Reckhow: Rules tweak needed for building placements
Those big new apartment blocks in town have a Durham county commissioner wondering if officials need to “tweak” the city’s land-use rules to provide more room between such buildings and the street.
The adjustment Commissioner Ellen Reckhow has in mind involves securing 2 to 5 feet more right of way from future developers so there’s room for a wider sidewalk or a strip of trees and other greenery.
“I just think for livability purposes it might be better,” by softening the appearance of new buildings, she told city/county planners this week.
She added that the suggestion comes because “folks around town” have told her they’re not particularly keen on the appearance of some of the new apartment blocks, particularly how close they are to the street.
Durham’s zoning rules encourage developers in the heart of the town to build right next to the sidewalk, to make their buildings easily accessible to pedestrians and make their environs feel more like a city.
But the practice – most evident on West Chapel Hill Street, where the new 605 West complex replaced a former Holiday Inn next to the Durham Police Department’s headquarters – apparently isn’t universally popular.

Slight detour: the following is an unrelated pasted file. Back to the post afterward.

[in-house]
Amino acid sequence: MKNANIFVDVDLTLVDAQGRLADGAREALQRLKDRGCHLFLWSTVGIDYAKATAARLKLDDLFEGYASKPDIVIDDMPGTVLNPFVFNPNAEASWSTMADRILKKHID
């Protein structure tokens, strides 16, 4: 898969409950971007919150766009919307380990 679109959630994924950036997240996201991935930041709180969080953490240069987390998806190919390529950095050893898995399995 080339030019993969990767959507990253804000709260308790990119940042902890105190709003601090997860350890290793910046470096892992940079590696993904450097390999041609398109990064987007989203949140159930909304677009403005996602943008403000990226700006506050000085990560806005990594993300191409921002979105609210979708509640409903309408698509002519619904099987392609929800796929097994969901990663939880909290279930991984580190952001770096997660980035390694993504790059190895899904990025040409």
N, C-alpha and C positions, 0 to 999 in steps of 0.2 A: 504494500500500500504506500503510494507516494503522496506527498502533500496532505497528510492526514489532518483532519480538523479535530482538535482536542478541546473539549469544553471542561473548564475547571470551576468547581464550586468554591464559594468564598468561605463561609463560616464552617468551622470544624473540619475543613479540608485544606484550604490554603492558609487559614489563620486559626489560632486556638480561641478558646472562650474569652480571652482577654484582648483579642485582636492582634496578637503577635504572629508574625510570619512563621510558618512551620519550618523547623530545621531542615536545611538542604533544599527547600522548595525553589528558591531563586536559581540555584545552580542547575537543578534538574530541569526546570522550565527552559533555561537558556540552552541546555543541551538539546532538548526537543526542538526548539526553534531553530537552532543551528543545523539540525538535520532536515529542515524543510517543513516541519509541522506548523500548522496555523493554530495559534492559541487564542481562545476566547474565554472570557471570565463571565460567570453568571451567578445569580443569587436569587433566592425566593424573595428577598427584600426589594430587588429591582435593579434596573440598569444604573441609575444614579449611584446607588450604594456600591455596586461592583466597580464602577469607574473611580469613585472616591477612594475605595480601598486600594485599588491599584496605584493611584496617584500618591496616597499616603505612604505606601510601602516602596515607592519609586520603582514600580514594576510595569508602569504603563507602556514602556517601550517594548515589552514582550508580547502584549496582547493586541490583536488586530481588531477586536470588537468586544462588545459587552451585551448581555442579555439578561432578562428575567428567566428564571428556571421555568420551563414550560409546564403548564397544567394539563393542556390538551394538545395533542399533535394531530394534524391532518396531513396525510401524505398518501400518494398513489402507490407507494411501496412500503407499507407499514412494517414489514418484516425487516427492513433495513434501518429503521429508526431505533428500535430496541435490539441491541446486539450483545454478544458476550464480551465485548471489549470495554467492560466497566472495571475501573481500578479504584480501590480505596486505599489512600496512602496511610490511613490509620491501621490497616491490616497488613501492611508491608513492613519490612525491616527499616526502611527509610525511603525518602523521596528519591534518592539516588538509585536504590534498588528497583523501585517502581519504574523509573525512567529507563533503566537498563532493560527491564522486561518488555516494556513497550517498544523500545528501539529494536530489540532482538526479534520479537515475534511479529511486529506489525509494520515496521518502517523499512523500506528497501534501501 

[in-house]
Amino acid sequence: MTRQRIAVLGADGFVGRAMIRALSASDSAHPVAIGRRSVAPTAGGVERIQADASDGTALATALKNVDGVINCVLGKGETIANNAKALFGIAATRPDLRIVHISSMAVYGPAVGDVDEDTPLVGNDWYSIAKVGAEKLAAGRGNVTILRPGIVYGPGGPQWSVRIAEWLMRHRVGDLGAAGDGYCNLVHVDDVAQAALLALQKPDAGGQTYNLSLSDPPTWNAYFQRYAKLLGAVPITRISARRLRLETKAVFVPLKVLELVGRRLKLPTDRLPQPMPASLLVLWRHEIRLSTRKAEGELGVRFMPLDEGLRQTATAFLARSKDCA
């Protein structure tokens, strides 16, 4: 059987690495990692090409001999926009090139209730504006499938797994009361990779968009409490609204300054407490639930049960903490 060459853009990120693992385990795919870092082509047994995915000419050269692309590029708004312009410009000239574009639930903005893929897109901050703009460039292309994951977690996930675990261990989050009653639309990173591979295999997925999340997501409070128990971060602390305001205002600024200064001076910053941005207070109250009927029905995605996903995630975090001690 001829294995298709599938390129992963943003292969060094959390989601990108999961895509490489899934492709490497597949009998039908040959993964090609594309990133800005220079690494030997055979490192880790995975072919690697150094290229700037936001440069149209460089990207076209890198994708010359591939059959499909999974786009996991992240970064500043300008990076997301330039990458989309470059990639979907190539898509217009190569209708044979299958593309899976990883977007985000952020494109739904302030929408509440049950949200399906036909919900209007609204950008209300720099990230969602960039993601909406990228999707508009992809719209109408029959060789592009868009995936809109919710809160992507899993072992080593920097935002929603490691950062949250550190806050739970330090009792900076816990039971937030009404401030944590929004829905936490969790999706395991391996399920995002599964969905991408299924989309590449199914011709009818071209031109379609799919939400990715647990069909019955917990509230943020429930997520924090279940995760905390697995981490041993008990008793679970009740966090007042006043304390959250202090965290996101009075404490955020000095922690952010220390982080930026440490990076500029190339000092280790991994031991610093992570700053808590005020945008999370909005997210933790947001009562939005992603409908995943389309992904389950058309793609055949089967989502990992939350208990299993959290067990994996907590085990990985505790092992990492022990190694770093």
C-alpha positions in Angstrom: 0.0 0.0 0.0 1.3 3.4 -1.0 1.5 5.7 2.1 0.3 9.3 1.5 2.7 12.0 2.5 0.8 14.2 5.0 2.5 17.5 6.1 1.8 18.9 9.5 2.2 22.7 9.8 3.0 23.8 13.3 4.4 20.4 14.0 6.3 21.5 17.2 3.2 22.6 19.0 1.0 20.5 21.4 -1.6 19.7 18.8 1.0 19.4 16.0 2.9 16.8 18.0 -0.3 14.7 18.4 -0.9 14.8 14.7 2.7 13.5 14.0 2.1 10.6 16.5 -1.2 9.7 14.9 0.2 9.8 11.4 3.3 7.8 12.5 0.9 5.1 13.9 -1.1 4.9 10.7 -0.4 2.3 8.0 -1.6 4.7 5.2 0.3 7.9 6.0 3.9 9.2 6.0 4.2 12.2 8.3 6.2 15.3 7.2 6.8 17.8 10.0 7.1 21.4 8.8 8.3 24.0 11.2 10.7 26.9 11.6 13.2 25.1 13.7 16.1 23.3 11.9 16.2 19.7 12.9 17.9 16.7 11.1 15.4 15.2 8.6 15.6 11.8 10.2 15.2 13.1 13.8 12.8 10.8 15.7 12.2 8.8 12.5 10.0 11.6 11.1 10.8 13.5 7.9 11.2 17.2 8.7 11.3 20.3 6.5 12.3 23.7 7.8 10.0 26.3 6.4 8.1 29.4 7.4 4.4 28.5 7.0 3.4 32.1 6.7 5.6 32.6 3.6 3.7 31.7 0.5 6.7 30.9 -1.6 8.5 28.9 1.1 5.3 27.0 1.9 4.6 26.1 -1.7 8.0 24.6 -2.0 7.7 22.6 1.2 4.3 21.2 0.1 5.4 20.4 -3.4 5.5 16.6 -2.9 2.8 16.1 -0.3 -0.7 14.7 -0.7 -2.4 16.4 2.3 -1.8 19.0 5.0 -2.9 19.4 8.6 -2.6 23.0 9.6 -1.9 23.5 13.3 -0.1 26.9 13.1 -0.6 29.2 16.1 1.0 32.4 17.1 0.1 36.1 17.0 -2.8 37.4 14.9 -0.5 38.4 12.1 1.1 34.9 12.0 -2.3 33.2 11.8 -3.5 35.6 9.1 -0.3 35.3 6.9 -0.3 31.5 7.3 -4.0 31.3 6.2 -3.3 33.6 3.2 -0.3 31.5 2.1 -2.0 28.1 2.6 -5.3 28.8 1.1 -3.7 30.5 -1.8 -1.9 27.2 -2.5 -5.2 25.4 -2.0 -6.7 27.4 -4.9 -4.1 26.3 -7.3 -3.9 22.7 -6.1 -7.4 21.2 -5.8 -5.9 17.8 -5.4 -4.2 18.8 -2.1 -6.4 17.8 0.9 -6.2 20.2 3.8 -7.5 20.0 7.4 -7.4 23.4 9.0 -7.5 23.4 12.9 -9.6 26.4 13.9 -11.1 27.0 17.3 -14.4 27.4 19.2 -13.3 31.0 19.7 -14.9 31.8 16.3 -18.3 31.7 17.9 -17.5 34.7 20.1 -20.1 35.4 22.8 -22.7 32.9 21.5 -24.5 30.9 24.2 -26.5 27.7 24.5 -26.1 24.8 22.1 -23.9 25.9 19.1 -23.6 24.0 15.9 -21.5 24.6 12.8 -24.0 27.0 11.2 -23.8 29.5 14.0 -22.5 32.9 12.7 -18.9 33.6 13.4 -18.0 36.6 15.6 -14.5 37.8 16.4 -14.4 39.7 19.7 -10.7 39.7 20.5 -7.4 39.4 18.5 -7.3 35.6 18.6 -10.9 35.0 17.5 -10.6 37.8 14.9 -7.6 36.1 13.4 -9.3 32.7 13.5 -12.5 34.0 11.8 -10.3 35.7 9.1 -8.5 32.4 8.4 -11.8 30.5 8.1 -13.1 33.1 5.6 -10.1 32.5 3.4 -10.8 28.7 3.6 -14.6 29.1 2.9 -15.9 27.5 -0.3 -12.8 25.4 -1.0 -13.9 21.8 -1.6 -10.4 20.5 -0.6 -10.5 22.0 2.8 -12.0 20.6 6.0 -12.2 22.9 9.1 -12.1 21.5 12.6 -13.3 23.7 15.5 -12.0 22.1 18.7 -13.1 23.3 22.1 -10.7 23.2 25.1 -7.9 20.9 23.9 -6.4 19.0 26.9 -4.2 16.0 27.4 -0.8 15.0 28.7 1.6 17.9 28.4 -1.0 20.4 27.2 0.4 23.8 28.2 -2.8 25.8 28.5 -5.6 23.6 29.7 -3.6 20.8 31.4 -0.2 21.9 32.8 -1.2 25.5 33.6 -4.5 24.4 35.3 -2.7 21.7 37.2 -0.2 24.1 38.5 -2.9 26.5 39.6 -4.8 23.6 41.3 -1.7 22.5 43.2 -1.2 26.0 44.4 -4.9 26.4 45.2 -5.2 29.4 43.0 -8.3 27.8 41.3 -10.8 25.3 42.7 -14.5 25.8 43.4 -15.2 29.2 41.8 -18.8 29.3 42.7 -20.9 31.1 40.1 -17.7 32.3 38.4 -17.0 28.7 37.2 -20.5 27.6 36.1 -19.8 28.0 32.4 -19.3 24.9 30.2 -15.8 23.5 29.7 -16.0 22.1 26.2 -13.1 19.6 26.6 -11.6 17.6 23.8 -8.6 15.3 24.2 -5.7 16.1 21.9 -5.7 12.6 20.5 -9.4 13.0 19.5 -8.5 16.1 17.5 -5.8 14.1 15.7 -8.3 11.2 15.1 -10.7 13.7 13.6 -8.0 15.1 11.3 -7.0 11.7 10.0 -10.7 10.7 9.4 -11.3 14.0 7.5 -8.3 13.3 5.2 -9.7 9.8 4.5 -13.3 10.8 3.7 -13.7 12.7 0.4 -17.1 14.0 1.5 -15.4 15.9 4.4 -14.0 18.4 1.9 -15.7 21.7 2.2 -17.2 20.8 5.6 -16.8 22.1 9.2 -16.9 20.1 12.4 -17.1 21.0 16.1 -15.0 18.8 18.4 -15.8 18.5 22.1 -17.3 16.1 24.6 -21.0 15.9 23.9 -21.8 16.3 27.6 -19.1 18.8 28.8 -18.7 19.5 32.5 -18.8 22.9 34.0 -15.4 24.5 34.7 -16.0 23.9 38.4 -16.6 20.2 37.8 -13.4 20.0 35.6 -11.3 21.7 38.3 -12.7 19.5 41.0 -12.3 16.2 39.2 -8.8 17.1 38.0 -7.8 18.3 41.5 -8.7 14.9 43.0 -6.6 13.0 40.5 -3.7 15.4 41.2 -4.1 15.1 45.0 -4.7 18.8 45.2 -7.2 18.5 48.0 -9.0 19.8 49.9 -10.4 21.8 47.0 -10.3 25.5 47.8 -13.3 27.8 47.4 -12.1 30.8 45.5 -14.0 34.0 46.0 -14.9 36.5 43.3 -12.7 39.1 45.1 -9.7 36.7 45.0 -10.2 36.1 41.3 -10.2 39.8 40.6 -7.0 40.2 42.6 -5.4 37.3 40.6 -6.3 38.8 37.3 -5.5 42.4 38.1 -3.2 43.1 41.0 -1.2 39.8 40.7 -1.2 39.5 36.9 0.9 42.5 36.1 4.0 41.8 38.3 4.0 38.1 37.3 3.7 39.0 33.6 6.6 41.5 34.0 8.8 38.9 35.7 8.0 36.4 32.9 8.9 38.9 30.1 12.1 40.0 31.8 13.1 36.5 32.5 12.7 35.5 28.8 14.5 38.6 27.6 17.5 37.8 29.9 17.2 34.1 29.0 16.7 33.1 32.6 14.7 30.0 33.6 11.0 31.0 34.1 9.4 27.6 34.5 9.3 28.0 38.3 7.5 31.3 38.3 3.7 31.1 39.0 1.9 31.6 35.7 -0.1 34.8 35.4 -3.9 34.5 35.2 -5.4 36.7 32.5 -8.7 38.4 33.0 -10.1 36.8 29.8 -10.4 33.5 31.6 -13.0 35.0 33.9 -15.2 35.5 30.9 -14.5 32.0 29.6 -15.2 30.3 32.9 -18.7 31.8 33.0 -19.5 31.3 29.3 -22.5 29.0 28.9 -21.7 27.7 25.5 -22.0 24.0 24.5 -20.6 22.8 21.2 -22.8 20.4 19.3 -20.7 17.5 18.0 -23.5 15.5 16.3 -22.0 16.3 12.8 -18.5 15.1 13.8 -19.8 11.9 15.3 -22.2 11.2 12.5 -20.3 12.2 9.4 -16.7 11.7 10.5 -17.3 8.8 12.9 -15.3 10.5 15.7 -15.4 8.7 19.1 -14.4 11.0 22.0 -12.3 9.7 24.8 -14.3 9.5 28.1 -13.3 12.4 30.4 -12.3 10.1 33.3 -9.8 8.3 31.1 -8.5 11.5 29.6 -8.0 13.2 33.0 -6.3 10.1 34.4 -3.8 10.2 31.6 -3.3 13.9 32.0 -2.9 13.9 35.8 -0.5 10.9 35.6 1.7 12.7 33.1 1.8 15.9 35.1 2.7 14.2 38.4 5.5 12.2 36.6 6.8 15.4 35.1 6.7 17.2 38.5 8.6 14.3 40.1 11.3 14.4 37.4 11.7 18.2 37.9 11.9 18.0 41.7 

“There is some feeling this isn’t right for Durham,” Reckhow said, recounting her conversations with constituents.
Senior Planner Michael Stock responded that that comment is “timely” given that the City/County Planning Department is about to start work on an update of the regulations for some in-city “design districts.”
Reckhow’s intervention, however, was unusual in that those regulations are entirely under the purview of Durham’s City Council. The commissioners have actual authority, land-use-wise, over the rural portions of Durham County.
That’s still the case even though the Planning Department works for both governments, and the local land-use law is a “unified” ordinance that includes many provisions that apply in equal force to urban, suburban and rural Durham.
City Council members to date haven’t weighed in with any complaints about the new apartment blocks.
To the contrary, 605 West as the most prominent has generally received praise from that quarter, being seen by officials like Councilman Eugene Brown as a straight upgrade on the dilapidated former motel it displaced.
It would be nearly unheard of in communities like neighboring Orange County for a county elected official to weigh in with suggestions or criticism of in-town land-use regulations.
There, towns and counties have separate planning departments and separate ordinances.
The “two bosses” aspect of Durham practice relative to the Planning Department drew City Council attention in the spring, when the department’s director, Steve Medlin, told city leaders a joint committee that monitors its work has sometimes overstepped its authority.
But “I have a right to speak out about my community,” Reckhow said. “And I’m hearing this in my travels around town.”